Danger Ahead: Talking Politics at Work
With less than one week until the election, law experts are in high demand by every major media outlet to provide insight and commentary on campaign ads, election laws, voting rights, candidate interviews, political tweets, town halls, and debates.
For many, the November 2020 elections can’t come soon enough. The anticipation of the results is fomenting discussions and arguments between family members, friends, and strangers. However, should these conversations spill over into the workplace? Does the First Amendment protect political speech in the workplace?
Many people are not aware of the role the First Amendment plays in the workplace, says Courtlyn Roser-Jones, assistant professor of labor and employment law. Roser-Jones teaches Employment Law; Regulating Workers in the “Gig” Economy; Labor and the Constitution; and Labor Law.
“A common misconception about the First Amendment is that it protects speech in any place,” says Roser-Jones. “It doesn’t. And that means a private employer is not prohibited from making rules or setting regulations about what is or isn’t appropriate for work discussions.”
Government employees have limited constitutional protection in their political speech. But even they can be disciplined when their speech substantially interferes with government operations and damages public trust. If you are not employed by the government, you can be disciplined or fired at the employer’s discretion for political speech, especially if coworkers or clients are offended or uncomfortable.
“Employees don’t have a Constitutional right to free speech or freedom of expression at work,” says Roser-Jones. “Moreover, there currently is no federal or state law that broadly protects all political speech of private employees.”
Roser-Jones recommends that employees tread carefully before initiating or taking part in political discourse. A private employer has the right to implement policies limiting political discussions in the workplace and may fire someone for something they say. For liability reasons, having a policy in place deterring political discussion makes sense, “especially if speech is later viewed as creating a hostile work environment for protected classes, such as women and members of racial and ethnic minority groups.” However, depending on surrounding circumstances, an employer may not have legal carte blanche for policy implementation says Roser-Jones. Depending on the employment terms already in place, the employer’s actions could be in violation of Civil Rights and labor law, or breach of contract obligations.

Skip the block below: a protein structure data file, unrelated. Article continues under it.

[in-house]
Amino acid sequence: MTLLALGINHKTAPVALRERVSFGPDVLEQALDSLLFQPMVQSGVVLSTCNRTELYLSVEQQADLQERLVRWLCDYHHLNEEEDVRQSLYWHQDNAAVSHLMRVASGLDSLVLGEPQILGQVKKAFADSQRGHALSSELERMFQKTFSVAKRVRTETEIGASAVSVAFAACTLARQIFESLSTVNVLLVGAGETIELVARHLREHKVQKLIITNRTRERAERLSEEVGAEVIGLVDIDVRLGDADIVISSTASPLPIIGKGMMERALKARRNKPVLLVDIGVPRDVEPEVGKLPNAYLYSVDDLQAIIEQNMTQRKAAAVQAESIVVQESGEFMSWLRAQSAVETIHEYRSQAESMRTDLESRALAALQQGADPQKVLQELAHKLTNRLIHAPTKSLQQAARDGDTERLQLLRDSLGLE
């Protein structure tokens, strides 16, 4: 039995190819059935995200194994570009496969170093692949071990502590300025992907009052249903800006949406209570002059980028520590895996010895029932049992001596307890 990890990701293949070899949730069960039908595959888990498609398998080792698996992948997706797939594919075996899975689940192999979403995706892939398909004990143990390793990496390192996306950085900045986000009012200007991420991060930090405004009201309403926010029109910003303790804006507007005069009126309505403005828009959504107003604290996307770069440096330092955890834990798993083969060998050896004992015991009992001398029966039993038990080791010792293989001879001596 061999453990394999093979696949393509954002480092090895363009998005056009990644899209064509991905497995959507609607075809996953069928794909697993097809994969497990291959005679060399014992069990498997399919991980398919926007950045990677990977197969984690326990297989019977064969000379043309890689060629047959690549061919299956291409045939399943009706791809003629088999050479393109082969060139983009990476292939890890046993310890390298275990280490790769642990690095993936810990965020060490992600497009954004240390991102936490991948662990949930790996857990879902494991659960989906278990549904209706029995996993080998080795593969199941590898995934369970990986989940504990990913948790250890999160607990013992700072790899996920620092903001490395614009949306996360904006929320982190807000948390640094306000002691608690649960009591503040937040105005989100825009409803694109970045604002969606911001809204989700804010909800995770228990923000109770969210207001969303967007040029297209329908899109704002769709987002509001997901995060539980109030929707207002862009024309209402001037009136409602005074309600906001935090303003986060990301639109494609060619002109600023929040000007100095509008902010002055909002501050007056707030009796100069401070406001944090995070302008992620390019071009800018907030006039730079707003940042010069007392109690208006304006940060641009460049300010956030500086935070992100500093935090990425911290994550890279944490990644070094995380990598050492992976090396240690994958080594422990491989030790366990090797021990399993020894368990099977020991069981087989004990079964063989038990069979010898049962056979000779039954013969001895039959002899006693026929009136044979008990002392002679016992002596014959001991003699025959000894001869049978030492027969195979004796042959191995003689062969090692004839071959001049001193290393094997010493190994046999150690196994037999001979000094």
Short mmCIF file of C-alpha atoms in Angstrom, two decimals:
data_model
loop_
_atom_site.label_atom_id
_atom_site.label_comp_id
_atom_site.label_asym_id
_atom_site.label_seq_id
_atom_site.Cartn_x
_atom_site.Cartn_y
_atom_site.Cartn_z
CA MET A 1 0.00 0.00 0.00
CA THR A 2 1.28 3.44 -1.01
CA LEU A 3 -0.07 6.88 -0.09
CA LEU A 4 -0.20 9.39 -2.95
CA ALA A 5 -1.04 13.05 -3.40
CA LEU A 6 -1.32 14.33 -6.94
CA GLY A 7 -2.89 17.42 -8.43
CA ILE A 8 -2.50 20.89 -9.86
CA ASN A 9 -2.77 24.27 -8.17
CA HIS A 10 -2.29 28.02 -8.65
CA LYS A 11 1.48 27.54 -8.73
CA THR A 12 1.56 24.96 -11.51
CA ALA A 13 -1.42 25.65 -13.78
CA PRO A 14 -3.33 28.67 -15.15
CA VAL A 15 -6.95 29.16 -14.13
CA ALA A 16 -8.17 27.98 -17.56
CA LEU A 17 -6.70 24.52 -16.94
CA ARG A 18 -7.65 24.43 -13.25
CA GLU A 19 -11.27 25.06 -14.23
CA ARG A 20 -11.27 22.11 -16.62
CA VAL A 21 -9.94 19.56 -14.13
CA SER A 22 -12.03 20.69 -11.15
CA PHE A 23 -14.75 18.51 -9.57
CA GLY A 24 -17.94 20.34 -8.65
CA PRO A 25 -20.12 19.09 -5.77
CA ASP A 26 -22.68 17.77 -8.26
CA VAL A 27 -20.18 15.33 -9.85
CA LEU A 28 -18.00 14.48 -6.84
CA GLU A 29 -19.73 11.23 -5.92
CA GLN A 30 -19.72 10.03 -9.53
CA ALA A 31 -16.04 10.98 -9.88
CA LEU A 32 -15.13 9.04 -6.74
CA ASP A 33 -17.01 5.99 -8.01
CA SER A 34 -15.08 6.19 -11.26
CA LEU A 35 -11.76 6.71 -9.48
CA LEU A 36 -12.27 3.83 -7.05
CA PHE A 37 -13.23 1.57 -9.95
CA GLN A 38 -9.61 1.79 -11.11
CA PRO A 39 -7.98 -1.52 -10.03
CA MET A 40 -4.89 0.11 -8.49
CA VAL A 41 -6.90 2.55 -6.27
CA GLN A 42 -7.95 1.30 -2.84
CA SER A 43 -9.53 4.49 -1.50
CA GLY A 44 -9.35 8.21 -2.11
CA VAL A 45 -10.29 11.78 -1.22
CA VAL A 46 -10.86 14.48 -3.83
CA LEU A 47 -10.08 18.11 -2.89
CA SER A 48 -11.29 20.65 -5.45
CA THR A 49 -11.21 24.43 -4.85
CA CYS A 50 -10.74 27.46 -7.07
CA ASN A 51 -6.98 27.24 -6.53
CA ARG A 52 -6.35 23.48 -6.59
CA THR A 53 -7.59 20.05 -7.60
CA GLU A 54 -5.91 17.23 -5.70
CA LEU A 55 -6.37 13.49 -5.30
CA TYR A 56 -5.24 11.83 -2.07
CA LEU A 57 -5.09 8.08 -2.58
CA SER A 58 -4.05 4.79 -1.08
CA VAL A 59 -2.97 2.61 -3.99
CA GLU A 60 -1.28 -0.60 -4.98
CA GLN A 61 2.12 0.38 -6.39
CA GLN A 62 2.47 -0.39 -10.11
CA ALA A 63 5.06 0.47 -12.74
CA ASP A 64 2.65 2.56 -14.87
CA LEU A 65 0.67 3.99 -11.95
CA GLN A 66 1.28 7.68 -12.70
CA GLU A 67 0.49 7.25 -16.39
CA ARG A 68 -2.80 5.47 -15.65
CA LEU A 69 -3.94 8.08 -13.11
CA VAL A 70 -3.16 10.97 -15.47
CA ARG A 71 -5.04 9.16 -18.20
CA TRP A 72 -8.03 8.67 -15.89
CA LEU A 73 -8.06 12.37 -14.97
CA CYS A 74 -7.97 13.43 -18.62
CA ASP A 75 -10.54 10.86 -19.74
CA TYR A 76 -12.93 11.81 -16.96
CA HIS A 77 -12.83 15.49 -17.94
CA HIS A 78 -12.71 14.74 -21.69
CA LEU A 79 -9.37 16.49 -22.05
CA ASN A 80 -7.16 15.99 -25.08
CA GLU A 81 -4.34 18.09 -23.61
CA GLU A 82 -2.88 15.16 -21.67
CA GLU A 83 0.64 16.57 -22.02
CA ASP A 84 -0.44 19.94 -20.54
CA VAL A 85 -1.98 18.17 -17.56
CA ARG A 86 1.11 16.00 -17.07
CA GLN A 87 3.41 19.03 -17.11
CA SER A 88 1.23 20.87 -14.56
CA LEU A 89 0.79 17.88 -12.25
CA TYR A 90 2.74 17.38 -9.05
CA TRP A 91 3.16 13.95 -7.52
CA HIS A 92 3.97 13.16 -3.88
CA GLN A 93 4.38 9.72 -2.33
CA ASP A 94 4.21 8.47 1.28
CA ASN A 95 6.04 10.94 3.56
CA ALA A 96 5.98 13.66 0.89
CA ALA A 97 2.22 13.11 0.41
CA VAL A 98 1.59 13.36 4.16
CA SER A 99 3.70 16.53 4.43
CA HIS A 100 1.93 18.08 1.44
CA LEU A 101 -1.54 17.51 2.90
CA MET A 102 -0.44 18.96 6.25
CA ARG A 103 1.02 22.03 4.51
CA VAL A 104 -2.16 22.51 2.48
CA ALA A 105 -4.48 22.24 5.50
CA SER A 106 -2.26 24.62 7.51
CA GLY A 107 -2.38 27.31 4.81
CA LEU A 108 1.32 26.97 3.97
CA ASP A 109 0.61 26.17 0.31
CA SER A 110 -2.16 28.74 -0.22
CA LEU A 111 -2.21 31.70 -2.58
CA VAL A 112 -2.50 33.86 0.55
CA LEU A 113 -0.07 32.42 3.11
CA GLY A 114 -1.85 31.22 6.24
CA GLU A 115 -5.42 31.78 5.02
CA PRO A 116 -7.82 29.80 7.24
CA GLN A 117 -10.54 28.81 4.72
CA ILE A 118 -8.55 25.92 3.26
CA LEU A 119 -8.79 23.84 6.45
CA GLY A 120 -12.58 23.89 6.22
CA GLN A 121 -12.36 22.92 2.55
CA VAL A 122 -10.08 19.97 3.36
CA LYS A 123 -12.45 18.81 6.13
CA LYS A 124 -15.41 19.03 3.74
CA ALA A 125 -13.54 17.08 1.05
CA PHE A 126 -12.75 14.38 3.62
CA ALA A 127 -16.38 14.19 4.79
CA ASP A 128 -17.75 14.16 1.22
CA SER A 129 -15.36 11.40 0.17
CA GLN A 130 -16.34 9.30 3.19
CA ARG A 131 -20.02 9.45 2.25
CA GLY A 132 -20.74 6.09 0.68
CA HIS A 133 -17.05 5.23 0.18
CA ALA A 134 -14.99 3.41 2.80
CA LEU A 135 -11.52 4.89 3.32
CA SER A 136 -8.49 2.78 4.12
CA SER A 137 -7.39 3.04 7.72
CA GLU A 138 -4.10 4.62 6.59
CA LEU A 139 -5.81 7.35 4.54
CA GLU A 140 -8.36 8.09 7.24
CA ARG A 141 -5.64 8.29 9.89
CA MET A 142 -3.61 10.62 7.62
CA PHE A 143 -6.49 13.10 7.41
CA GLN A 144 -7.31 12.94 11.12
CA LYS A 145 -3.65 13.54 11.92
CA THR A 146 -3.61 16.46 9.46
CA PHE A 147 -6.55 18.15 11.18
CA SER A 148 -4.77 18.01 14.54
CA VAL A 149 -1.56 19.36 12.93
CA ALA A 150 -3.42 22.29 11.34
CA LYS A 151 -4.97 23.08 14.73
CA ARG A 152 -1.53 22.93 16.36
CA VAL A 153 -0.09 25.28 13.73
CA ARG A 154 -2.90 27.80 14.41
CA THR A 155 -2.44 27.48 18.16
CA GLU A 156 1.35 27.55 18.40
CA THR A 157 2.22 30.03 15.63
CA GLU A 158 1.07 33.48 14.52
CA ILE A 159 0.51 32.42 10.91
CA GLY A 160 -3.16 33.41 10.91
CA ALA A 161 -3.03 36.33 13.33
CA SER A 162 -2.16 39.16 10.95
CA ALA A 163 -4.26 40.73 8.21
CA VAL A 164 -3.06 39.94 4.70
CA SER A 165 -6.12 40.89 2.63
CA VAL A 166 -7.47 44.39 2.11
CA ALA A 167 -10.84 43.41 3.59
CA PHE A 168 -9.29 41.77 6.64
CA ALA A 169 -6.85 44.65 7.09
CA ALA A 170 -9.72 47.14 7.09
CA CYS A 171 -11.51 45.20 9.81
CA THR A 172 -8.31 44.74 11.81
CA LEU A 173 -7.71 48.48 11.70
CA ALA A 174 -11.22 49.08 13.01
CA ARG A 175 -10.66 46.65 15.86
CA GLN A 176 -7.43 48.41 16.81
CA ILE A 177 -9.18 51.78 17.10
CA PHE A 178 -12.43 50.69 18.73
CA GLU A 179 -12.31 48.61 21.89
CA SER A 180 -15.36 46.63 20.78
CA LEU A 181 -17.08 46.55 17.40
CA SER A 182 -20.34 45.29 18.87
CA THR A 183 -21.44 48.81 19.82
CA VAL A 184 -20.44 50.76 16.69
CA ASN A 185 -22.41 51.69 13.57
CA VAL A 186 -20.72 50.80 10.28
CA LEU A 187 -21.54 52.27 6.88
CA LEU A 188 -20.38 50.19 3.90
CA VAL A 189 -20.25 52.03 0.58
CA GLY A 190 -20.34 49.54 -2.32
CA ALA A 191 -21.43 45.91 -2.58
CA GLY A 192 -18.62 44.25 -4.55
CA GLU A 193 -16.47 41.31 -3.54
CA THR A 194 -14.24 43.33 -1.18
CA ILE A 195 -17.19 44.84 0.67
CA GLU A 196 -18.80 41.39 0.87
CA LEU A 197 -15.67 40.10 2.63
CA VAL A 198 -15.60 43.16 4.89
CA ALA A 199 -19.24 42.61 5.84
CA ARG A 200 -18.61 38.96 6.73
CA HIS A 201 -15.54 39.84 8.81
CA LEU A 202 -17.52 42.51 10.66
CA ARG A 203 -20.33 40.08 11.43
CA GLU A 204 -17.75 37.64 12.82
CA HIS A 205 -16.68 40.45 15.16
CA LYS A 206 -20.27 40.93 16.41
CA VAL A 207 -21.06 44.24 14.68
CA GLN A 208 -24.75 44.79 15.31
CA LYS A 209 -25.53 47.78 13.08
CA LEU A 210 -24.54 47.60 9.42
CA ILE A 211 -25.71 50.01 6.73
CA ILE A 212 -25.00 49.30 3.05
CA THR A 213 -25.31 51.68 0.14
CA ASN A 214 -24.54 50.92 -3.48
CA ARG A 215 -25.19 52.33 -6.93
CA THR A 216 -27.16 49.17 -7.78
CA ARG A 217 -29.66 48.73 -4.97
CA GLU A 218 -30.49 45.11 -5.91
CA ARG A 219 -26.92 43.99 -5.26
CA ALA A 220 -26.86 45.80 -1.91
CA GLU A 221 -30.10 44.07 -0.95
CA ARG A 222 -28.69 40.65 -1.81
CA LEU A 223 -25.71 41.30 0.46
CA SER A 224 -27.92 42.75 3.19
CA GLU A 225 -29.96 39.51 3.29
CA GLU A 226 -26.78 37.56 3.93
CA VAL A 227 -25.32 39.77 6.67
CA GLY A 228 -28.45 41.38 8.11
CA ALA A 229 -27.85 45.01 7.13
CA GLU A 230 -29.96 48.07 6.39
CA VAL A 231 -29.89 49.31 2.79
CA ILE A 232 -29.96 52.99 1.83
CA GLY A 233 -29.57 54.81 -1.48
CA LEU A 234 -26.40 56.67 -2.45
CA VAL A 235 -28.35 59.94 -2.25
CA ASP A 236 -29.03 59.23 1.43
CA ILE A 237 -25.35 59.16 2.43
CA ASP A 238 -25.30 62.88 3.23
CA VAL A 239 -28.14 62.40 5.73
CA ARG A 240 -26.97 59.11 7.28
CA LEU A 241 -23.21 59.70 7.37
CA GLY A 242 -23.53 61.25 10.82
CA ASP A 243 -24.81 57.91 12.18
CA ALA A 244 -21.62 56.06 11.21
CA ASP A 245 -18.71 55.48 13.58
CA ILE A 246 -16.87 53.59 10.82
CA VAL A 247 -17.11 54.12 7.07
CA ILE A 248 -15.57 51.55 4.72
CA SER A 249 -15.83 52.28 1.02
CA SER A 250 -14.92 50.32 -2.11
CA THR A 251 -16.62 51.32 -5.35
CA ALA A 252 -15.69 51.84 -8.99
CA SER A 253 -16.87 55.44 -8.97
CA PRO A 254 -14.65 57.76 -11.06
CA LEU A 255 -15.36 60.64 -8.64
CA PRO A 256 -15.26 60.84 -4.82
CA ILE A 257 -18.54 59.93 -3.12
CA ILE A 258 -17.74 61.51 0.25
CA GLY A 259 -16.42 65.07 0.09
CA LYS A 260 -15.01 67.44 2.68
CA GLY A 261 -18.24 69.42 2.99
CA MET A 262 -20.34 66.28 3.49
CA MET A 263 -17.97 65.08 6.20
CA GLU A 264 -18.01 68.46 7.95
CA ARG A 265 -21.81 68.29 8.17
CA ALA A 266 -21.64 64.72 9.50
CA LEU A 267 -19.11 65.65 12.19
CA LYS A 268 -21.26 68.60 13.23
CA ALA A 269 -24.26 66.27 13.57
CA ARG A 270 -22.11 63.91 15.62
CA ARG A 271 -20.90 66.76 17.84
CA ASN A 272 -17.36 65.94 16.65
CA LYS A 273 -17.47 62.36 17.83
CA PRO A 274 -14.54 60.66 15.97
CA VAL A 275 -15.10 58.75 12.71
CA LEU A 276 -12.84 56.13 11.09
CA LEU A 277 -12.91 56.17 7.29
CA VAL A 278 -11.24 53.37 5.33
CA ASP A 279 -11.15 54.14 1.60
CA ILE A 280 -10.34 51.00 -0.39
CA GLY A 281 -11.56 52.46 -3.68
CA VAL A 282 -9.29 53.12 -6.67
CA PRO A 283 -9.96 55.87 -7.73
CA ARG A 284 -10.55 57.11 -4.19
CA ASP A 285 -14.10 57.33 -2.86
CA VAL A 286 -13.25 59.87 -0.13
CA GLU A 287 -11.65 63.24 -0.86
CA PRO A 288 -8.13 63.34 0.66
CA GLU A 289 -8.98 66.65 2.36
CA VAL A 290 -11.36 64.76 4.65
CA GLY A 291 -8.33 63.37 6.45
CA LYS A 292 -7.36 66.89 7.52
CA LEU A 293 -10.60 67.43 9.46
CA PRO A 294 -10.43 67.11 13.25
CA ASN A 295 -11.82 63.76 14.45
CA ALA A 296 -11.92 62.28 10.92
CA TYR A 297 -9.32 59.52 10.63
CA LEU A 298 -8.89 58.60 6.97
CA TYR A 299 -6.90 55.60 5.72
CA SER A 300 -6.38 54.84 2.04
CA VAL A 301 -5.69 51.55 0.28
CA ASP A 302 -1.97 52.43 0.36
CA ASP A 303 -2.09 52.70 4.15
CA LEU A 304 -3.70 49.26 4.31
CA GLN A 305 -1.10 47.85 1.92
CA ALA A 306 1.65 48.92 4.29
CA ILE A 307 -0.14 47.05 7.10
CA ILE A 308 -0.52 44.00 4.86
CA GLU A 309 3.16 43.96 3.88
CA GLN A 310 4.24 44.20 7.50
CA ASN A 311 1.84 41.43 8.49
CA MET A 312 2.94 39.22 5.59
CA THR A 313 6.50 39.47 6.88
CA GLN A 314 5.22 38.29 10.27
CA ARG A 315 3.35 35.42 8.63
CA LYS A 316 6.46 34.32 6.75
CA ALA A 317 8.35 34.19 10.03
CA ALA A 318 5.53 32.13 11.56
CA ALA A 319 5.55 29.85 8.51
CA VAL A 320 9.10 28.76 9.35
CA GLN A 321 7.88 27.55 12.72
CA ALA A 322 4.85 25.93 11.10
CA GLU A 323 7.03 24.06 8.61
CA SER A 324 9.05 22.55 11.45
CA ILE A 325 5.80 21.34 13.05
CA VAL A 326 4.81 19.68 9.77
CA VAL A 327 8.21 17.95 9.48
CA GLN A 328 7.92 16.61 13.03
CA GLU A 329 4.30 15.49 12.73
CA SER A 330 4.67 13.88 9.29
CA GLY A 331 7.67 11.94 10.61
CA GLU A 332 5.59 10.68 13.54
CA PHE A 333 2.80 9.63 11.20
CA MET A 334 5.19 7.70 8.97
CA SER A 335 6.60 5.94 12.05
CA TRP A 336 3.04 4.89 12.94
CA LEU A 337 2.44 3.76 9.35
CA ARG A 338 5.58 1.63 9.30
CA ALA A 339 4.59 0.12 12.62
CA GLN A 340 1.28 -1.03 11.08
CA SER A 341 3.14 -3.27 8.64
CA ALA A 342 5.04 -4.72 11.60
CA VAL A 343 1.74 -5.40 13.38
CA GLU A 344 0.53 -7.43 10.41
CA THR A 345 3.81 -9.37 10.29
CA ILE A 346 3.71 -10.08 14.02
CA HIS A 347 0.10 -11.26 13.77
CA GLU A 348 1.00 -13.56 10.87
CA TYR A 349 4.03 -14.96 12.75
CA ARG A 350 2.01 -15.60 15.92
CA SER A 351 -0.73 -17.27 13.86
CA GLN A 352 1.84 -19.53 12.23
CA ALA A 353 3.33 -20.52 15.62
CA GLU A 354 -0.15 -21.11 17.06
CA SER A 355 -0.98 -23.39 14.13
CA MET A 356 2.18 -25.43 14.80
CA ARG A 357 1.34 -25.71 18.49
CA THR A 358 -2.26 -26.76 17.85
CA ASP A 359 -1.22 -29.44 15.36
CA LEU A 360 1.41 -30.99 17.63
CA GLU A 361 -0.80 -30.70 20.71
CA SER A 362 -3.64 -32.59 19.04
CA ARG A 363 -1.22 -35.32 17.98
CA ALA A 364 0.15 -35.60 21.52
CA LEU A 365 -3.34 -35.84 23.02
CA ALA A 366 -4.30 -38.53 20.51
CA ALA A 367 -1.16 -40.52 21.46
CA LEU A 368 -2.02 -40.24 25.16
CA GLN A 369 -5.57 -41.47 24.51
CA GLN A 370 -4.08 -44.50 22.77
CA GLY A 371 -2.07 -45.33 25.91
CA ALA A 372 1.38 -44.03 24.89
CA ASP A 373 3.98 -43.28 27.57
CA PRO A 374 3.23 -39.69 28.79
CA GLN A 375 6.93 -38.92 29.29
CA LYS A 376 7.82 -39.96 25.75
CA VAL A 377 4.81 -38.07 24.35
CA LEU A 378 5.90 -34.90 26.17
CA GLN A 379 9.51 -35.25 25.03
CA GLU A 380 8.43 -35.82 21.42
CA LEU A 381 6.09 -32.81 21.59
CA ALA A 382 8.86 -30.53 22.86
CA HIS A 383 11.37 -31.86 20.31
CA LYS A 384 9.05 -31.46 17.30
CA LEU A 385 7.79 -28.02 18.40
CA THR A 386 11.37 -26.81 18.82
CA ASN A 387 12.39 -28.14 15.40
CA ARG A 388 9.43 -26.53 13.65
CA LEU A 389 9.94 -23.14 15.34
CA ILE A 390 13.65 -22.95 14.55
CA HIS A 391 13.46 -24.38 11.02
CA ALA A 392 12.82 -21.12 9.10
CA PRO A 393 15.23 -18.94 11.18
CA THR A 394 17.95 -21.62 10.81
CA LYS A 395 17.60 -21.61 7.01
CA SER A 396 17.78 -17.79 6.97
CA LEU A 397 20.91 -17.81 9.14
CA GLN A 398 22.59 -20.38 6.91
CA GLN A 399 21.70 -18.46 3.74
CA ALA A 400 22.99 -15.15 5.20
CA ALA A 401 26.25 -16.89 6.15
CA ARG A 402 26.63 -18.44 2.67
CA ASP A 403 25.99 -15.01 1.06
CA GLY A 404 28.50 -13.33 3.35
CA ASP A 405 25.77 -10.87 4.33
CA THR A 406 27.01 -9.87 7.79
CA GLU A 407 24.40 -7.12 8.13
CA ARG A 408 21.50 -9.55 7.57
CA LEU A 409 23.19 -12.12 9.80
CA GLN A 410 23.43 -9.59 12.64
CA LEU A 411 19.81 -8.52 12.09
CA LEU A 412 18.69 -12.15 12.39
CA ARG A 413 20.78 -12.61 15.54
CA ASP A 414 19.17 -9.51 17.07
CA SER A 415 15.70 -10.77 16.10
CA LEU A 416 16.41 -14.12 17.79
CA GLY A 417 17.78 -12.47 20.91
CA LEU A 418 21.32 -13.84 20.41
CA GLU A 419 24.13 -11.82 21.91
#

As for choosing to post political comments on Facebook and Twitter, proceed with caution and limit your viewing audience using privacy controls. “Employees often believe it’s safe to post their political views on social media that they’re often reluctant to express in the workplace,” says Roser-Jones, “but know that can get you in trouble as well.” The same rules apply to political speech posted on social media—employers might decide that your postings are harmful to their reputation or otherwise negatively impact the work environment.
In conclusion, Roser-Jones has some suggestions on how employees can handle political discussions at work during and after the election.
- Try not to debate or lecture.
If you do decide to participate in political talk (which she does not advise), instead of focusing on hot-button issues or opinions about candidates, try to approach the discussion as a conversation. Ask non-confrontational questions, keep it as friendly and as lighthearted as possible.
- Keep it brief.
If the subject of politics comes up, maybe it is best for people to make a few comments and then change the subject.
- Know when to walk away.
Know when to walk away and agree to disagree.
- Watch what you post on social media.
Don’t assume that because you’re off the clock on social media, your words can’t be used against you. If you are venting on the Internet, it’s good practice not to make those comments public or viewable to coworkers or your employer.